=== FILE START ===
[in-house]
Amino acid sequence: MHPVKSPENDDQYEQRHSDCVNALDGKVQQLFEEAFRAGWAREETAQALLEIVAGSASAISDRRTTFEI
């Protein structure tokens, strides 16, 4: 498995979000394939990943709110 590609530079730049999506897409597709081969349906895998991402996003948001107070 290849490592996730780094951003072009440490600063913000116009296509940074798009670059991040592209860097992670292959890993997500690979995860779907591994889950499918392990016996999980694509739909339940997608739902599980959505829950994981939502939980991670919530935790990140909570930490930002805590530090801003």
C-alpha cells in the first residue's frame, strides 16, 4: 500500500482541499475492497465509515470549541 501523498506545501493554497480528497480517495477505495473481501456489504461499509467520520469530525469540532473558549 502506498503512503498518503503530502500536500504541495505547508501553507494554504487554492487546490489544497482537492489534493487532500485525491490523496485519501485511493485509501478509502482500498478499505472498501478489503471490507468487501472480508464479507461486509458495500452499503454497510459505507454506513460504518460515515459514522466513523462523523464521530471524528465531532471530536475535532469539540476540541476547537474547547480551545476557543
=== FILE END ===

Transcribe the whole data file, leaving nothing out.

[in-house]
Amino acid sequence: MHPVKSPENDDQYEQRHSDCVNALDGKVQQLFEEAFRAGWAREETAQALLEIVAGSASAISDRRTTFEI
């Protein structure tokens, strides 16, 4: 498995979000394939990943709110 590609530079730049999506897409597709081969349906895998991402996003948001107070 290849490592996730780094951003072009440490600063913000116009296509940074798009670059991040592209860097992670292959890993997500690979995860779907591994889950499918392990016996999980694509739909339940997608739902599980959505829950994981939502939980991670919530935790990140909570930490930002805590530090801003």
C-alpha cells in the first residue's frame, strides 16, 4: 500500500482541499475492497465509515470549541 501523498506545501493554497480528497480517495477505495473481501456489504461499509467520520469530525469540532473558549 502506498503512503498518503503530502500536500504541495505547508501553507494554504487554492487546490489544497482537492489534493487532500485525491490523496485519501485511493485509501478509502482500498478499505472498501478489503471490507468487501472480508464479507461486509458495500452499503454497510459505507454506513460504518460515515459514522466513523462523523464521530471524528465531532471530536475535532469539540476540541476547537474547547480551545476557543